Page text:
Lots has happened since I last posted. Last Tuesday, my mom was discharged from AGH. We finally got her home after 23 long days in the hospital. They took her off the PCA pain pump and started her on some pretty serious oral pain meds and coordinated for a home care nurse to come by the house a few days a week to help out with the administration of the other medications, tube feedings and other care that was happening in the hospital that we would be taking over. We had her home for one week, and had a couple of good days, and a couple of not so good days.  We just weren’t able to manage all of the pain she was having with oral pain meds so we made an appointment with palliative care (pain management) and when they saw her and all of the pain she was in they said it would be best to have her admitted again to get her pain under control.

That was two days ago. In hindsight, it’s better that she’s back in the hospital. She’s so much better when her pain is under control and now the doctors are taking necessary steps to prepare her mind and body for the battle that is ahead of us. The first step in that battle is chemo. Although we still don’t know the origin of her cancer, we are going to proceed with treatment based on the pathology results that have come back. They are going to be treating her for ovarian cancer and also with a drug called herceptin because some of the biopsies came back her 2 positive. The docs say that only about 5% of cancer diagnoses are classified as having an unknown primary source. This isn’t ideal, because the best, most effective way to treat cancer is to use drugs that are tried, tested and true for your specific type of cancer. Luckily, even with out knowing the primary, medicine is evolved enough to develop a chemo regimen to treat even unknown primary sources. Yet again, the Piazzas are a medical mystery.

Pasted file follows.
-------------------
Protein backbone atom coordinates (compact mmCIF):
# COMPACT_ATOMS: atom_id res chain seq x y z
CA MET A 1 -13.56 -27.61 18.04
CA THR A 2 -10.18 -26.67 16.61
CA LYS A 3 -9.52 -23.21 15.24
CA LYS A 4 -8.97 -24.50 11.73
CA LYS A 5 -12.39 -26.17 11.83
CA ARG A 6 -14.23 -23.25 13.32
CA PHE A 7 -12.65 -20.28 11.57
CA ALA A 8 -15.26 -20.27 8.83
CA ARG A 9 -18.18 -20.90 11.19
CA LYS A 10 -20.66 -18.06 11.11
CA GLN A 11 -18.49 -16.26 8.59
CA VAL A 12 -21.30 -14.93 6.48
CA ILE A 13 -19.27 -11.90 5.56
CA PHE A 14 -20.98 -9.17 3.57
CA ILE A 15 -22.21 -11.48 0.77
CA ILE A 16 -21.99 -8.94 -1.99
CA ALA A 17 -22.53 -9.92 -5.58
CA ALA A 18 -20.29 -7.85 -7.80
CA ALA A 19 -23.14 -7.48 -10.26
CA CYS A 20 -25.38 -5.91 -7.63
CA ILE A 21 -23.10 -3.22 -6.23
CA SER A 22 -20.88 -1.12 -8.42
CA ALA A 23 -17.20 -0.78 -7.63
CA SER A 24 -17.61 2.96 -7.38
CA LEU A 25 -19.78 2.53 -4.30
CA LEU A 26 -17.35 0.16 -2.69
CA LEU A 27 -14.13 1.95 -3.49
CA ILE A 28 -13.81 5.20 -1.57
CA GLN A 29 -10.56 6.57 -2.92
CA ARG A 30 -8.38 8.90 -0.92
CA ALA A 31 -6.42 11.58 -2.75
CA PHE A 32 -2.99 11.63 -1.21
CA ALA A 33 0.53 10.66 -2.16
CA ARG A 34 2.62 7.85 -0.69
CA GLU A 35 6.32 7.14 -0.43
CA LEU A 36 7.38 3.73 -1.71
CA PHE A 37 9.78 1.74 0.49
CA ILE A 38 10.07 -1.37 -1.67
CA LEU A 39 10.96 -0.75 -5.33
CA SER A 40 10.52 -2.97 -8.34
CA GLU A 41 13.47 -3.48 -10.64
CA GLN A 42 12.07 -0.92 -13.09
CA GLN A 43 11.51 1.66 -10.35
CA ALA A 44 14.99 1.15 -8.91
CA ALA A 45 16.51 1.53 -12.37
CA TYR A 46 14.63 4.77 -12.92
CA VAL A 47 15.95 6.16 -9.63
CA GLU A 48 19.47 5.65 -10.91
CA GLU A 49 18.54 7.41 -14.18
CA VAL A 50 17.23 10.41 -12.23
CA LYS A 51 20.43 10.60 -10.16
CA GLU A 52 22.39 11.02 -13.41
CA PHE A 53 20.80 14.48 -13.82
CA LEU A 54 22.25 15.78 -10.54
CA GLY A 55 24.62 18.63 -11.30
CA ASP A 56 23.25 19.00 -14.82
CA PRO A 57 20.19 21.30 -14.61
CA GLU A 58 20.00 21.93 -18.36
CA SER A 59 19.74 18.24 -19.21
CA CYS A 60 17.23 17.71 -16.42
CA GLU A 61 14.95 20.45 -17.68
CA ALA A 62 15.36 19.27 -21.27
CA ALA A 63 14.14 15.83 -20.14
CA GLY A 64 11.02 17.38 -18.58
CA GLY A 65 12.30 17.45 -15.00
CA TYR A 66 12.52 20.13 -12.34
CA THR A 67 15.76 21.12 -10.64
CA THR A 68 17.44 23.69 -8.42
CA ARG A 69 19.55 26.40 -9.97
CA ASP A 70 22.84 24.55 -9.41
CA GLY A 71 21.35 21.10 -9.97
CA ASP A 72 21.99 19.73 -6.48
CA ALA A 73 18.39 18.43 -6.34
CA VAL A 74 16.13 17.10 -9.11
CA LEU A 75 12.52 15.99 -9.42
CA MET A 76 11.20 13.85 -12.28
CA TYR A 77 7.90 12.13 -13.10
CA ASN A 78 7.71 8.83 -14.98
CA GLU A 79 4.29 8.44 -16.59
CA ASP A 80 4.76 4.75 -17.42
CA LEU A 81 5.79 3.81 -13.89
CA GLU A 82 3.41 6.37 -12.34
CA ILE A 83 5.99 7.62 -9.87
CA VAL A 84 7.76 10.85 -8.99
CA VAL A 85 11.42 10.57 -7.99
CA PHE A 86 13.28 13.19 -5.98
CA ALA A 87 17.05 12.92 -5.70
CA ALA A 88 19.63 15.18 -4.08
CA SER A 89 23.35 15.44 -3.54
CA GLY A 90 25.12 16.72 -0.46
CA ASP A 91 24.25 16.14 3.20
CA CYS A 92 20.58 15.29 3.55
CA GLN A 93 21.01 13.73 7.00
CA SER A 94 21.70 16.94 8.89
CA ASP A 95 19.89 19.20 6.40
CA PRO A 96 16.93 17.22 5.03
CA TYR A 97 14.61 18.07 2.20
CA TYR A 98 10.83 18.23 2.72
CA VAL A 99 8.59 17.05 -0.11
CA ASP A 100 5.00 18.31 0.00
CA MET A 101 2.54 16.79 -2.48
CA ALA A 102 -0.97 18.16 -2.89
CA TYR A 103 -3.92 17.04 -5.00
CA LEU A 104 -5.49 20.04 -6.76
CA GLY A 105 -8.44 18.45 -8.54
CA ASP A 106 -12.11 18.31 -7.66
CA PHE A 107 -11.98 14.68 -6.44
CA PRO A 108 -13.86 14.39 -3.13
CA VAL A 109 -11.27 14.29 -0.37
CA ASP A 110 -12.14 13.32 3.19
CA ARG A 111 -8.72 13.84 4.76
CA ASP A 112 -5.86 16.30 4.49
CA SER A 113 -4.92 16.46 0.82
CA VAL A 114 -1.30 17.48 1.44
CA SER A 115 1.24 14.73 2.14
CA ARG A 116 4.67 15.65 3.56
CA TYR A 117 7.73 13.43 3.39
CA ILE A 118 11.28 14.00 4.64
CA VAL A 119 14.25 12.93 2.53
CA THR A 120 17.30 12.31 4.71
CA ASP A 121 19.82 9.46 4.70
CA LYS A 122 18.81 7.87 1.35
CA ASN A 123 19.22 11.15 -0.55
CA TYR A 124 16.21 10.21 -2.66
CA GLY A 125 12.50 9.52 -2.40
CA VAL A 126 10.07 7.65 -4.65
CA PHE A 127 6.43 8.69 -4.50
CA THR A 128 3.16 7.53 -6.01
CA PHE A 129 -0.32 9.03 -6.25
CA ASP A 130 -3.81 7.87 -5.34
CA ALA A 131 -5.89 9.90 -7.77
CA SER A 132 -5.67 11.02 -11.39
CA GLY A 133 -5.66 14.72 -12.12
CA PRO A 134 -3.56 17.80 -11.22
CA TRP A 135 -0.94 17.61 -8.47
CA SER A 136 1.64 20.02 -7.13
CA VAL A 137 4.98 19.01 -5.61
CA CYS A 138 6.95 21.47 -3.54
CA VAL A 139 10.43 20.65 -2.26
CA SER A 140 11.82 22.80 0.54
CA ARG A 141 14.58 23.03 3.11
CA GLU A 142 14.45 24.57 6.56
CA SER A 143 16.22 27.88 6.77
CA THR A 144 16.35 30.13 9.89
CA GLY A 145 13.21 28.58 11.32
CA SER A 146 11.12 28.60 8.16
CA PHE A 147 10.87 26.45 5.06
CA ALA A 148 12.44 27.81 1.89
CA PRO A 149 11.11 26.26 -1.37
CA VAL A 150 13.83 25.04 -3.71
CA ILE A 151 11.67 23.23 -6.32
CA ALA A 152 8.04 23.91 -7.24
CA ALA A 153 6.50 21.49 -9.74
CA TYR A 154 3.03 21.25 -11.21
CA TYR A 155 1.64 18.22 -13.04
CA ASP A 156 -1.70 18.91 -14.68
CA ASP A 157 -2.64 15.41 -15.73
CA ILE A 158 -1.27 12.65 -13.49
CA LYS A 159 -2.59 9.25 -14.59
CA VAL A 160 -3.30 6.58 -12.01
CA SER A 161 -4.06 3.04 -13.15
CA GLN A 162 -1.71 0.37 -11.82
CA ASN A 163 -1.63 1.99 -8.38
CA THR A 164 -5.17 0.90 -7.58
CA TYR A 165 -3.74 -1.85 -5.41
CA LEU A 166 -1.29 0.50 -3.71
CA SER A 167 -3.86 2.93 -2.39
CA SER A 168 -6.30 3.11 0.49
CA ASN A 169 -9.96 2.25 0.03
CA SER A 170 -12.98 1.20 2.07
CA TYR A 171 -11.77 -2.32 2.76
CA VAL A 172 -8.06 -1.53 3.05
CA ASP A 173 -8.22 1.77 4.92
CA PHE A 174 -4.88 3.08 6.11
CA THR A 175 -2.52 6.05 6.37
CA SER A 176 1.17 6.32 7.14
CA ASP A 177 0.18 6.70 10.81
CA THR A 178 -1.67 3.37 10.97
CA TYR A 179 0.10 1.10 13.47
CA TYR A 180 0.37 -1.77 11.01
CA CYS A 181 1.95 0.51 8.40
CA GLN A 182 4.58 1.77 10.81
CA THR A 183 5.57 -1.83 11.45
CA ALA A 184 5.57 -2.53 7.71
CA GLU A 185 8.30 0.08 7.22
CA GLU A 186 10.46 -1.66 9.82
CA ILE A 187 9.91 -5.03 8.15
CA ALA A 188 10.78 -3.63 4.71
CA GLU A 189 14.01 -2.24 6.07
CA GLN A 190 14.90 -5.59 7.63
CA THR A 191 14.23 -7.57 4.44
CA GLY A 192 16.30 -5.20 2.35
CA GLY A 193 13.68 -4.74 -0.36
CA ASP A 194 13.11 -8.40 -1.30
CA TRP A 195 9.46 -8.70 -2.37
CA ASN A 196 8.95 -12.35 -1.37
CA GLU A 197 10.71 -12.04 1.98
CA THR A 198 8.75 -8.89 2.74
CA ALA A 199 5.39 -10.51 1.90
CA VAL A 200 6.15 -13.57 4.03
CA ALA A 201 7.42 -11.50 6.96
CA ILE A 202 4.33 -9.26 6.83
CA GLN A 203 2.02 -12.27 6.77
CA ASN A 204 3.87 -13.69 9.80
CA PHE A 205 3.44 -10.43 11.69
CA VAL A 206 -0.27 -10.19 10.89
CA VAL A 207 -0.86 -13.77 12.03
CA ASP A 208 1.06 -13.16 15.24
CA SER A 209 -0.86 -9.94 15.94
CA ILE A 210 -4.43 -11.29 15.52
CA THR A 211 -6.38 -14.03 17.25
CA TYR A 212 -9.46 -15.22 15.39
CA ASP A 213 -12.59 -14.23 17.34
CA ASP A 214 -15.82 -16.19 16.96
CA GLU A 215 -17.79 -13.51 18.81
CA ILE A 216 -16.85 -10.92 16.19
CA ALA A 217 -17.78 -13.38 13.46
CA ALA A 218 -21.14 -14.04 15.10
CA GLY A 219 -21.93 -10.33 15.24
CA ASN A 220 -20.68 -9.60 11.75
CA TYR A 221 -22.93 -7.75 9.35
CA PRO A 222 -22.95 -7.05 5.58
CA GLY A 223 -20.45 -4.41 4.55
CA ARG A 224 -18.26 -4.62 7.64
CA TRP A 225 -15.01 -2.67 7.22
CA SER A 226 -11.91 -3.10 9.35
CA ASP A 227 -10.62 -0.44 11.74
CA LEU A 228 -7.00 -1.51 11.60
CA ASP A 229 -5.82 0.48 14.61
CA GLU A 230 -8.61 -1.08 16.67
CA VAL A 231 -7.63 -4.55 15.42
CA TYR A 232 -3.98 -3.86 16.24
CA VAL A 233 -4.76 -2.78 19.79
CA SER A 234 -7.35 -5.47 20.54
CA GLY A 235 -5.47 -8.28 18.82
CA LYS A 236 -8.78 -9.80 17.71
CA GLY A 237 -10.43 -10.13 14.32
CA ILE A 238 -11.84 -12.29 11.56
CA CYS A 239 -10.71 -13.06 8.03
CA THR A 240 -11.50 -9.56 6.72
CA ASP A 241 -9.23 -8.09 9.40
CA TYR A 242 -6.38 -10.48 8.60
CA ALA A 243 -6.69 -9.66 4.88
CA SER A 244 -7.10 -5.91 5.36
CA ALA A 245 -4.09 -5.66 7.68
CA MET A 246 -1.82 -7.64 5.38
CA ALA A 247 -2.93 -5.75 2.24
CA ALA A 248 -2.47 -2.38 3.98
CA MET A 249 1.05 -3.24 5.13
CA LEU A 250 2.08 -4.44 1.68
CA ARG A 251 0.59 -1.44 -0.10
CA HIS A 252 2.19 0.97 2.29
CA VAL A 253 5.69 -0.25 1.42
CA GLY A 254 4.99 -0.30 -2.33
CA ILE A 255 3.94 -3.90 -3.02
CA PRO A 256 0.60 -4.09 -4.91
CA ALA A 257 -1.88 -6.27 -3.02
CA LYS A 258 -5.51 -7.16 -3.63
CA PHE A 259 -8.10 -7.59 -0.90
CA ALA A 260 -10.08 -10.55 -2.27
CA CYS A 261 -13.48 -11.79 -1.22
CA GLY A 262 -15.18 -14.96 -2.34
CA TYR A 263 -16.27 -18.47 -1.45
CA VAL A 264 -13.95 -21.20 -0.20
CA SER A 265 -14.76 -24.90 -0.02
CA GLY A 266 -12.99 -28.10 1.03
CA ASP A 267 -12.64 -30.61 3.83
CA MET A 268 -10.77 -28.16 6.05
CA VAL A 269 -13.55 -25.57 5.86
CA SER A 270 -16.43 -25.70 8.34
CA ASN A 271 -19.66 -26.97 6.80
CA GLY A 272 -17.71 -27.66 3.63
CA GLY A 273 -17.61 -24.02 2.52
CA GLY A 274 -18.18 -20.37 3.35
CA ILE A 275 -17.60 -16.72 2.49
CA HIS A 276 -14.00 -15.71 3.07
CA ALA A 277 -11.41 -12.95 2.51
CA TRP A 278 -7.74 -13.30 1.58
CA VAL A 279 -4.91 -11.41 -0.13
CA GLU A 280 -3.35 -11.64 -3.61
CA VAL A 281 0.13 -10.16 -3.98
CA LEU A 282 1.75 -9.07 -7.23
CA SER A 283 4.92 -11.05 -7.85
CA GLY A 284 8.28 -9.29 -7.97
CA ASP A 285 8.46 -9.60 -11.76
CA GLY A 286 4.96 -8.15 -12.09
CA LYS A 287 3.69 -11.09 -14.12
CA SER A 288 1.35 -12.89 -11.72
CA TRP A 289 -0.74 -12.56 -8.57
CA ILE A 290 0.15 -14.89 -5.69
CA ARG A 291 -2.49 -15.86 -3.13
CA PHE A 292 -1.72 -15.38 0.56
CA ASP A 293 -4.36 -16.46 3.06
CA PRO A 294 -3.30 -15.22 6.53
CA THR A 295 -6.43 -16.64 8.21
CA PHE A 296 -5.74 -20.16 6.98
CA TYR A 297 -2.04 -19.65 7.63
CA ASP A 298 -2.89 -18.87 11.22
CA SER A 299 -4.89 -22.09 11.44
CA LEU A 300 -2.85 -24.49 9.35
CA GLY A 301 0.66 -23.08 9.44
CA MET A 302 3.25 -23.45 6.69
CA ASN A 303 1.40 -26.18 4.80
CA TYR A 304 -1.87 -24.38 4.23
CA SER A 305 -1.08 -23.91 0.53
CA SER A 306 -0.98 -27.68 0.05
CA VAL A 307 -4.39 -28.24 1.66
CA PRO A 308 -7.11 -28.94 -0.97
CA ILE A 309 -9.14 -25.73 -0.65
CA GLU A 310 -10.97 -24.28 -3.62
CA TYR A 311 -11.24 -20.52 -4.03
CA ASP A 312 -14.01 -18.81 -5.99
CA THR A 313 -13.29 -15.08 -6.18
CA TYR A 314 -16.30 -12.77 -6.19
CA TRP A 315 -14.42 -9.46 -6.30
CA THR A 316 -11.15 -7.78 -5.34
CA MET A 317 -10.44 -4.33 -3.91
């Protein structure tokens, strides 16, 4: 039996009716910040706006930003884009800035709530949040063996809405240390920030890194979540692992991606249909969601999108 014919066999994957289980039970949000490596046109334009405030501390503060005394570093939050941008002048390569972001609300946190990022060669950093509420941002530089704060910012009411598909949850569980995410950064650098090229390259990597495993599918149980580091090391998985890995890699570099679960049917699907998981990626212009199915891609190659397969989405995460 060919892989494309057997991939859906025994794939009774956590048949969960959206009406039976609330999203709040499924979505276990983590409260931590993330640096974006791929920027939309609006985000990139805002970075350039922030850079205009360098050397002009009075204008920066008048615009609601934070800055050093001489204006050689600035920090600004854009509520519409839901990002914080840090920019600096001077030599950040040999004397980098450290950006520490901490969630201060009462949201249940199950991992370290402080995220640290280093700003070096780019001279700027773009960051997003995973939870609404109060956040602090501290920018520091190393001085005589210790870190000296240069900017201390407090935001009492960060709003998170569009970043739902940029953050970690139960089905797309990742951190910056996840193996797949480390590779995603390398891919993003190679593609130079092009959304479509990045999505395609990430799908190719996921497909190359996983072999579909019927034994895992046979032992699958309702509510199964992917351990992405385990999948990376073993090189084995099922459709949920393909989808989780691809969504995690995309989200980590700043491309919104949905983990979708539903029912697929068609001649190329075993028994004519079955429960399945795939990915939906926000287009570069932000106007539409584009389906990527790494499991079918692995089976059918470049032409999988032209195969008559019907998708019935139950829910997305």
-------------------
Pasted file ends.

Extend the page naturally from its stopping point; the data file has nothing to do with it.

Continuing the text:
All of that being said, I have to end with the most important message. The real story that I’m trying to share with you all…

The strength and resiliency that my mother (and the rest of my family) has shown through this entire process is nothing short of amazing. She has been through so much in just a few short weeks and the journey ahead will certainly be a long and hard road.  Despite all of the bad days and set-backs that we’ve encountered thus far, she’s ready to take on this awful disease head on. We’ve always known that she was a tough lady. We’ve always respected and admired her inner strength and drive. But seeing the way she is taking on this disease and the determination she has to beat this, is truly astonishing. THANK YOU, all, for the love and support, friendship, good vibes, prayers, positive thoughts…phone calls, texts, emails…cards, food, laughs that you have sent our way. It is so very much appreciated!10154571_556687441117809_5574138086695347820_n